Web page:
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August 01, 2008

Beijing, USA: The Changing Face of China

I arrived in Beijing only a month ago, and I’m already seeing the city change. China is welcoming the Western world with open arms -- or at least their economy is. Just five years ago, I imagine Beijing was in a much different state. I wouldn’t need to walk 15 minutes just to feel like I was in China, assuming I wasn’t trying to communicate with the locals.

But today, the Chinese capital is a hodgepodge of Western retailers, and, to a smaller extent, Western cultures. I lose count of the number of KFC and McDonalds restaurants I see each day, each bursting at the seams with Chinese loading up on fried chicken and hamburgers. “One World One Dream” -- is that the American dream? I visited a Cold Stone Creamery last night -- I couldn’t believe my eyes -- it was right next to an Auntie Anne’s pretzels, and both were within walking distance of my hotel. Prices at Cold Stone were comparable to the States, so I could have easily fed myself lunch for a week for the cost of my 50 Yuan (about $7.30) Love It creation. (Take subway line 10 to Haidianhuangzhuang if you feel compelled to see for yourself).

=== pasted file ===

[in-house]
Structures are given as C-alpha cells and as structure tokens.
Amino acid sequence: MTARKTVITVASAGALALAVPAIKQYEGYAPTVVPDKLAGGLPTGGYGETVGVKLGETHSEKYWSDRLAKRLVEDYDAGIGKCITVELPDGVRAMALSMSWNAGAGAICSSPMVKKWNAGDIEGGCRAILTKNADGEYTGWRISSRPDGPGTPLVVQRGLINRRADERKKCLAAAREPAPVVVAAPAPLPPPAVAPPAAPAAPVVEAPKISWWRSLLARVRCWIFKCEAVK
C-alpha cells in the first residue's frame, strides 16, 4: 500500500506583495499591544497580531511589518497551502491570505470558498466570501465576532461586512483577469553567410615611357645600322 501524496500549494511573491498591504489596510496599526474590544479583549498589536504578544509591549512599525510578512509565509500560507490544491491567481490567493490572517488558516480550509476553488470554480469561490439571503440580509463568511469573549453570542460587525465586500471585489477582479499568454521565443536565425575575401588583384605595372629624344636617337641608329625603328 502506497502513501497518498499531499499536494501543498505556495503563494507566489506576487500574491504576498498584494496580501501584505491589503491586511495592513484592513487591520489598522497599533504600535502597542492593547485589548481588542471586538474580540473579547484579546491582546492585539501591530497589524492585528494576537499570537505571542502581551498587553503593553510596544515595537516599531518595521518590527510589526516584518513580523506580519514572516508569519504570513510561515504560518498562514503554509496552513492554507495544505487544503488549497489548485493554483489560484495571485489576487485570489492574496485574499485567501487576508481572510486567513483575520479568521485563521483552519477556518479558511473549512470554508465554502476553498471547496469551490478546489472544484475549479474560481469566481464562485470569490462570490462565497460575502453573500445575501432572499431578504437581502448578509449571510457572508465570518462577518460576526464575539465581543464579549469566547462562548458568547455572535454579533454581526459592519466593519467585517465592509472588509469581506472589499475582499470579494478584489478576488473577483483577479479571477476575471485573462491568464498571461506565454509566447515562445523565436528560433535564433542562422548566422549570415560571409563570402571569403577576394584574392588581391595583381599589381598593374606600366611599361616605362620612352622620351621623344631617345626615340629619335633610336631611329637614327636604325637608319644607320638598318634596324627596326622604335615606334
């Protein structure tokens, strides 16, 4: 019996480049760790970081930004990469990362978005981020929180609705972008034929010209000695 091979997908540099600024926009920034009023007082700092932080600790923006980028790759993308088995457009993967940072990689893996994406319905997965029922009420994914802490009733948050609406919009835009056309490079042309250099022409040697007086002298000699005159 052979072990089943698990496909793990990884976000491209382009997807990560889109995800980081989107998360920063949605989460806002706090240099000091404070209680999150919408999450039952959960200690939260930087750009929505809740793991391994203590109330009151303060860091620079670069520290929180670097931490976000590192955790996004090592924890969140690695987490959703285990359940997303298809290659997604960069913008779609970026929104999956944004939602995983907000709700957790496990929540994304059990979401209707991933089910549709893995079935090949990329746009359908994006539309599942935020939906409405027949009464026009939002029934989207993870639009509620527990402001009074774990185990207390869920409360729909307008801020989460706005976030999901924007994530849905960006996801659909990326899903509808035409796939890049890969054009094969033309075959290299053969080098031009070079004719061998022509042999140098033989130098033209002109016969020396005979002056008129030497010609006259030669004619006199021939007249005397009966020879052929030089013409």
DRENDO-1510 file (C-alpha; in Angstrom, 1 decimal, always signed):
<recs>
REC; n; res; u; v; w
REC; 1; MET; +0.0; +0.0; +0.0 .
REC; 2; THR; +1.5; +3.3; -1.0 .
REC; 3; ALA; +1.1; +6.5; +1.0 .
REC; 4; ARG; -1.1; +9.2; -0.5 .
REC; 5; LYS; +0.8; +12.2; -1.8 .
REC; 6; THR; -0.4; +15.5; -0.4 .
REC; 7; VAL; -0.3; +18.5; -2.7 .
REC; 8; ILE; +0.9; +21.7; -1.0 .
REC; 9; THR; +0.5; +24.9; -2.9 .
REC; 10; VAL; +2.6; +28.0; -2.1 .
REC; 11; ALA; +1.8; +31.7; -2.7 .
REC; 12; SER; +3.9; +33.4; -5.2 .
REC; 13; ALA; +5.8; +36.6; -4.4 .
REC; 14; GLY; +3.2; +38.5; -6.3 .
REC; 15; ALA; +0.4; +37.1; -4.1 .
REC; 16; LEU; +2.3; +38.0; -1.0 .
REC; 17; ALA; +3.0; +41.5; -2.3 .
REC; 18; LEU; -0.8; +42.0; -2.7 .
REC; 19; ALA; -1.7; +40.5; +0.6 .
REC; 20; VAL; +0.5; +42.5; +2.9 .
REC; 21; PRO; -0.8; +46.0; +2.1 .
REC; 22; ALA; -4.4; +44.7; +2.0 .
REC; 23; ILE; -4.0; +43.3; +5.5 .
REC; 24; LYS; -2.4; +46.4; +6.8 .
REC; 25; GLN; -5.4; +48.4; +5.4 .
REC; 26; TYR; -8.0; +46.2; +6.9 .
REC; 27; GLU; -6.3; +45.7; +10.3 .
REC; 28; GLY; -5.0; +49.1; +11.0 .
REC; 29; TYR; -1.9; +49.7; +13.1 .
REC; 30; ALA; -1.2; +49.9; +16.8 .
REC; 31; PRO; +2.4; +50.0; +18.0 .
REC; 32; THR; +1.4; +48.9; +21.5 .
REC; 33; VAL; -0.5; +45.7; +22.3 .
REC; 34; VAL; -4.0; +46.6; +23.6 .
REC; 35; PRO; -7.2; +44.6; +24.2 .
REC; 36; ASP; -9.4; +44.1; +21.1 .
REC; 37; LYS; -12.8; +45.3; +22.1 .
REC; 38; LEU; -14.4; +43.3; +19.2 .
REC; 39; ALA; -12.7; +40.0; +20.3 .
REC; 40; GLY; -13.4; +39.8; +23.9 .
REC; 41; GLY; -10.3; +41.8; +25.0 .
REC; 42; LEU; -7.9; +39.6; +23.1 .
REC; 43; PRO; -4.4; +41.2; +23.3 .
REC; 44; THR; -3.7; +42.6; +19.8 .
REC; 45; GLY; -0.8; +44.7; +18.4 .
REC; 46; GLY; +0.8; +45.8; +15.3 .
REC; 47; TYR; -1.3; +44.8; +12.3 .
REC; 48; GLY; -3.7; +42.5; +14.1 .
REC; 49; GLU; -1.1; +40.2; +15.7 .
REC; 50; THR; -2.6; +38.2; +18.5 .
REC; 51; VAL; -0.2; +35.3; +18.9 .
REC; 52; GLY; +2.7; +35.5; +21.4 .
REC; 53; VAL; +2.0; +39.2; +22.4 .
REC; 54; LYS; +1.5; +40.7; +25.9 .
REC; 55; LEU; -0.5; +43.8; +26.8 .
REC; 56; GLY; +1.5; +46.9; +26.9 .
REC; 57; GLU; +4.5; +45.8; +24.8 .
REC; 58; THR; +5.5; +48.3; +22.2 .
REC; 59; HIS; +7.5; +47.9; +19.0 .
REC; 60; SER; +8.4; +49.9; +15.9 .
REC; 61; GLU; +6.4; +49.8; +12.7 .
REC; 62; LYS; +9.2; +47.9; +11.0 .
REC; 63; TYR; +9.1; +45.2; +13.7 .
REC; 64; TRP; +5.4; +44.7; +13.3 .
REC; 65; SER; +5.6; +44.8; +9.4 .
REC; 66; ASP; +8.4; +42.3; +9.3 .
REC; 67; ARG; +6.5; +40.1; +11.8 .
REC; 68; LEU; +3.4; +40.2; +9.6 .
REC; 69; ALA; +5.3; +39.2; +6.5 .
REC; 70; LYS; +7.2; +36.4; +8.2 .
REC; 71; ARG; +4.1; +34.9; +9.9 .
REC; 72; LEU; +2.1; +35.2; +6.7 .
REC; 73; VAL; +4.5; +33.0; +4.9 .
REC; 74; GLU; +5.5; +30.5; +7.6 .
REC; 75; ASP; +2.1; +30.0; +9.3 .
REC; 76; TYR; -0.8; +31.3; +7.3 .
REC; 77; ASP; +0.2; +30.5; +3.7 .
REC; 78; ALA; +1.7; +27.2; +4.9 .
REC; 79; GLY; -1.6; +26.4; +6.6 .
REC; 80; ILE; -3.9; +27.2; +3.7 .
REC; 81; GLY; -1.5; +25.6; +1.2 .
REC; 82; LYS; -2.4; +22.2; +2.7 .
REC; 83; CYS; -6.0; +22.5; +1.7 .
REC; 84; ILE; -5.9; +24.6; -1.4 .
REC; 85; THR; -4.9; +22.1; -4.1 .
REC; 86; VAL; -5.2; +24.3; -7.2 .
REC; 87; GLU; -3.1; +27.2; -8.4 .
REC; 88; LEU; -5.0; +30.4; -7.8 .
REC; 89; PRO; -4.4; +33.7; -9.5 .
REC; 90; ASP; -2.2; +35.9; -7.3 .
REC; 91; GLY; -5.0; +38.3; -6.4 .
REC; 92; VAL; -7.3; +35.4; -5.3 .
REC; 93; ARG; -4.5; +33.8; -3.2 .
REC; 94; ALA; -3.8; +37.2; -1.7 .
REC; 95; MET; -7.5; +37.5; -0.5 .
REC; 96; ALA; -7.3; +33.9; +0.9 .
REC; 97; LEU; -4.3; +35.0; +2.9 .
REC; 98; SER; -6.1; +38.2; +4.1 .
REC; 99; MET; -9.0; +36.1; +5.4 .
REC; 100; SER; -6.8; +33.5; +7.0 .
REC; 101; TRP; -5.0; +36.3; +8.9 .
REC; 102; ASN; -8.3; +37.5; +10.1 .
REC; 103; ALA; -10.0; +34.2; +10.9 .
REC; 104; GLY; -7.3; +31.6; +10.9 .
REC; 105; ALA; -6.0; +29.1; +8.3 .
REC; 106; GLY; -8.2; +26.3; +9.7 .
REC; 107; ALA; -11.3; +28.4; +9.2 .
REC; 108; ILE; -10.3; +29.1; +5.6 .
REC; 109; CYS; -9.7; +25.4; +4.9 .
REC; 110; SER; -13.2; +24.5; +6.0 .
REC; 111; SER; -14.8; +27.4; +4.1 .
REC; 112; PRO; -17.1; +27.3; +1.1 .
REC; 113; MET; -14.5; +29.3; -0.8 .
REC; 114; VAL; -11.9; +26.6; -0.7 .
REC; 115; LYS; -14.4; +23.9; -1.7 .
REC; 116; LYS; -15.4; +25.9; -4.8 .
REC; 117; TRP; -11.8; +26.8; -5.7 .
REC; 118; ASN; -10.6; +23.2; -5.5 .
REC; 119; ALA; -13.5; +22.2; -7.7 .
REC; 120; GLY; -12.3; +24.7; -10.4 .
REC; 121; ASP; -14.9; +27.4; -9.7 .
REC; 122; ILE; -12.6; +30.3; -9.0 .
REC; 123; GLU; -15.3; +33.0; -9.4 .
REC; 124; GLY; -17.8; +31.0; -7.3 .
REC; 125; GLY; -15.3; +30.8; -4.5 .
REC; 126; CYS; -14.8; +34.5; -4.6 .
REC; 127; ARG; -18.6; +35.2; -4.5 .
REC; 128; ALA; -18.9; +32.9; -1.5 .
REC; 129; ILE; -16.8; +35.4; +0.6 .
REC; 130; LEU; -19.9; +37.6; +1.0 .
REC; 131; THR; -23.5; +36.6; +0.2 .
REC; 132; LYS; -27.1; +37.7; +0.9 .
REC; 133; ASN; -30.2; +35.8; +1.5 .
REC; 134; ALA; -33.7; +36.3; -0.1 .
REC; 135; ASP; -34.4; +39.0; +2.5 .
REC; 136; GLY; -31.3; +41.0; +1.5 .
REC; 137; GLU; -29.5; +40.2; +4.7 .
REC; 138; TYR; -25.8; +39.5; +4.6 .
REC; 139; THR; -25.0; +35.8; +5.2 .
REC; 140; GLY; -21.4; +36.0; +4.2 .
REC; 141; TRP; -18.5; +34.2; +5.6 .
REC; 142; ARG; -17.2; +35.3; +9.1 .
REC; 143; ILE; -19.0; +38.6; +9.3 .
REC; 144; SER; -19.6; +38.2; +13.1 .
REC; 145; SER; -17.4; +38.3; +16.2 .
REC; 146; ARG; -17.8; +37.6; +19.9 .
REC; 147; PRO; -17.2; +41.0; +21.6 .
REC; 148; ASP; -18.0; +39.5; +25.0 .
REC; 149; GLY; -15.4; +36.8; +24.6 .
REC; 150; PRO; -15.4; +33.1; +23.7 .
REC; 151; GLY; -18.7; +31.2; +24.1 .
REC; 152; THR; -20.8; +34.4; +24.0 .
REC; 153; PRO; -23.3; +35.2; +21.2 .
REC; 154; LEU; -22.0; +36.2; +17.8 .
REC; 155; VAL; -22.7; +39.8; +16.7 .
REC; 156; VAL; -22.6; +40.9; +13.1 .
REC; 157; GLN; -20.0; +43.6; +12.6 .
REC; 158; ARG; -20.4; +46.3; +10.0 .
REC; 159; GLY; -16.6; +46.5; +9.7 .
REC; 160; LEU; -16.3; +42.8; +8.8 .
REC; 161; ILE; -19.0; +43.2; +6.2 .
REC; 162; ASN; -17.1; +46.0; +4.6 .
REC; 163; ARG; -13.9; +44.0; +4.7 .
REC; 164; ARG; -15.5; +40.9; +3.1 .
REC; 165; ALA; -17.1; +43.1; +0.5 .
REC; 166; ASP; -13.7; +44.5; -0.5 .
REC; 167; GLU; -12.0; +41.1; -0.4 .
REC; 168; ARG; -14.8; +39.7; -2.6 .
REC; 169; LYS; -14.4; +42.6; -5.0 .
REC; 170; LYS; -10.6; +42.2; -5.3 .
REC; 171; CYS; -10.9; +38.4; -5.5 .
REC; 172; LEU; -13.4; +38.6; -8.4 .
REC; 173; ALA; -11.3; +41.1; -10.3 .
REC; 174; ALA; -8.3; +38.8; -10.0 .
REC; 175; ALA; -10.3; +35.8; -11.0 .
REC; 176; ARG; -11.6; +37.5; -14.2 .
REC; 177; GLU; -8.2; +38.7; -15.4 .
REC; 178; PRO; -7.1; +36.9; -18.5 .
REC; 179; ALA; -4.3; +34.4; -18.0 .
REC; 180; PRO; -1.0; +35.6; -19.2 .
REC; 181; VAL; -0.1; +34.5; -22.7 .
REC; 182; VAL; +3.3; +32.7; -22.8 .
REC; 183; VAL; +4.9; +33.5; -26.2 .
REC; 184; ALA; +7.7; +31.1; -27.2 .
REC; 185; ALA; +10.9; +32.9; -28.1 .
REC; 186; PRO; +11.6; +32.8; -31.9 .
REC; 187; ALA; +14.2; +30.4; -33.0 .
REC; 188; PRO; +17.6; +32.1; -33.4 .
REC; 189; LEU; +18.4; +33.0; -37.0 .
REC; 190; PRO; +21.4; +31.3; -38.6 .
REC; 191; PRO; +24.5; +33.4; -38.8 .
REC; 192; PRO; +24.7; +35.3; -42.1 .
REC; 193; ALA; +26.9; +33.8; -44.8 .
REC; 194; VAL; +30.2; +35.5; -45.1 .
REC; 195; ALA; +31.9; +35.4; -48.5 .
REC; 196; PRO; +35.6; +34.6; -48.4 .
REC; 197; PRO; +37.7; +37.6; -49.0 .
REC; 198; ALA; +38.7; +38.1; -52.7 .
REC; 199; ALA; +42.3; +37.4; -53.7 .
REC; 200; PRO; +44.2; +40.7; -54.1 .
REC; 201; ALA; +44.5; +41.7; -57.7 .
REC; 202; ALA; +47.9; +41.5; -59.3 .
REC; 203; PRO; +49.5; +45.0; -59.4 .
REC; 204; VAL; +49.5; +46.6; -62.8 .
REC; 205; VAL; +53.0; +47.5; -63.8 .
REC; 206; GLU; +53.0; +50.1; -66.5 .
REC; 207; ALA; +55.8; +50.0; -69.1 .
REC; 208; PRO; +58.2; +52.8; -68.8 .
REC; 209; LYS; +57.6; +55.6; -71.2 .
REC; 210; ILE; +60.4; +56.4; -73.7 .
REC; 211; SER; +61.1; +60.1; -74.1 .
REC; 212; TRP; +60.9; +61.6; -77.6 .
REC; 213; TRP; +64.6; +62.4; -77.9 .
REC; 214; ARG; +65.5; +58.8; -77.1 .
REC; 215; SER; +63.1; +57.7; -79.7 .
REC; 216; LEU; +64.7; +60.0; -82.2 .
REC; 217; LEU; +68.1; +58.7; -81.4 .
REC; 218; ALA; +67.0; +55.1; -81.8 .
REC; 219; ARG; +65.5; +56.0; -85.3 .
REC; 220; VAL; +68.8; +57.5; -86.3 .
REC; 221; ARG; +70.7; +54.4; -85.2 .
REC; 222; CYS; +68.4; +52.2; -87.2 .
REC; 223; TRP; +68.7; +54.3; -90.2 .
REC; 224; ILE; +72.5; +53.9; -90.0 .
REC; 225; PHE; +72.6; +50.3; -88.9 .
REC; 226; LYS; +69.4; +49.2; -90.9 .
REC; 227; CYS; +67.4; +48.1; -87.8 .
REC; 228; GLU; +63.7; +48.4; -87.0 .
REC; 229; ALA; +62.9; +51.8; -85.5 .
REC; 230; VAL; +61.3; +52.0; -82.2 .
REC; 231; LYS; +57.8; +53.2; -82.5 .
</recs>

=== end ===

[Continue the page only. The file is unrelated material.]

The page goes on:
The Olympics have also presented Beijing with an opportunity to “clean up” a lot of the city’s Hutongs, the alleyways often inhabited by the lower-middle class. But the city is losing a lot of its character in the process. A Hutong near Tiananmen Square was recently leveled to make room for a brand new commercial village, set to open just in time for the Olympics. Peering over the fence used to keep locals out until its official opening, I was reminded of the “traditional Chinese village” I visited in the Beijing suburbs a few weeks back.


As much as Beijingers seem to be eating up Western fast food, many appear considerably less interested in Western people and languages. I keep hearing about how friendly the locals are, and I’ve witnessed it myself on several occasions, but the only people that seem interested in me are those trying to learn English. Also, keep in mind that this isn’t Europe -- there won’t usually be English menus, and the only locals who know any could be your concierge and the person trying to scam you out of $1,400 for Olympics tickets on Craigslist.


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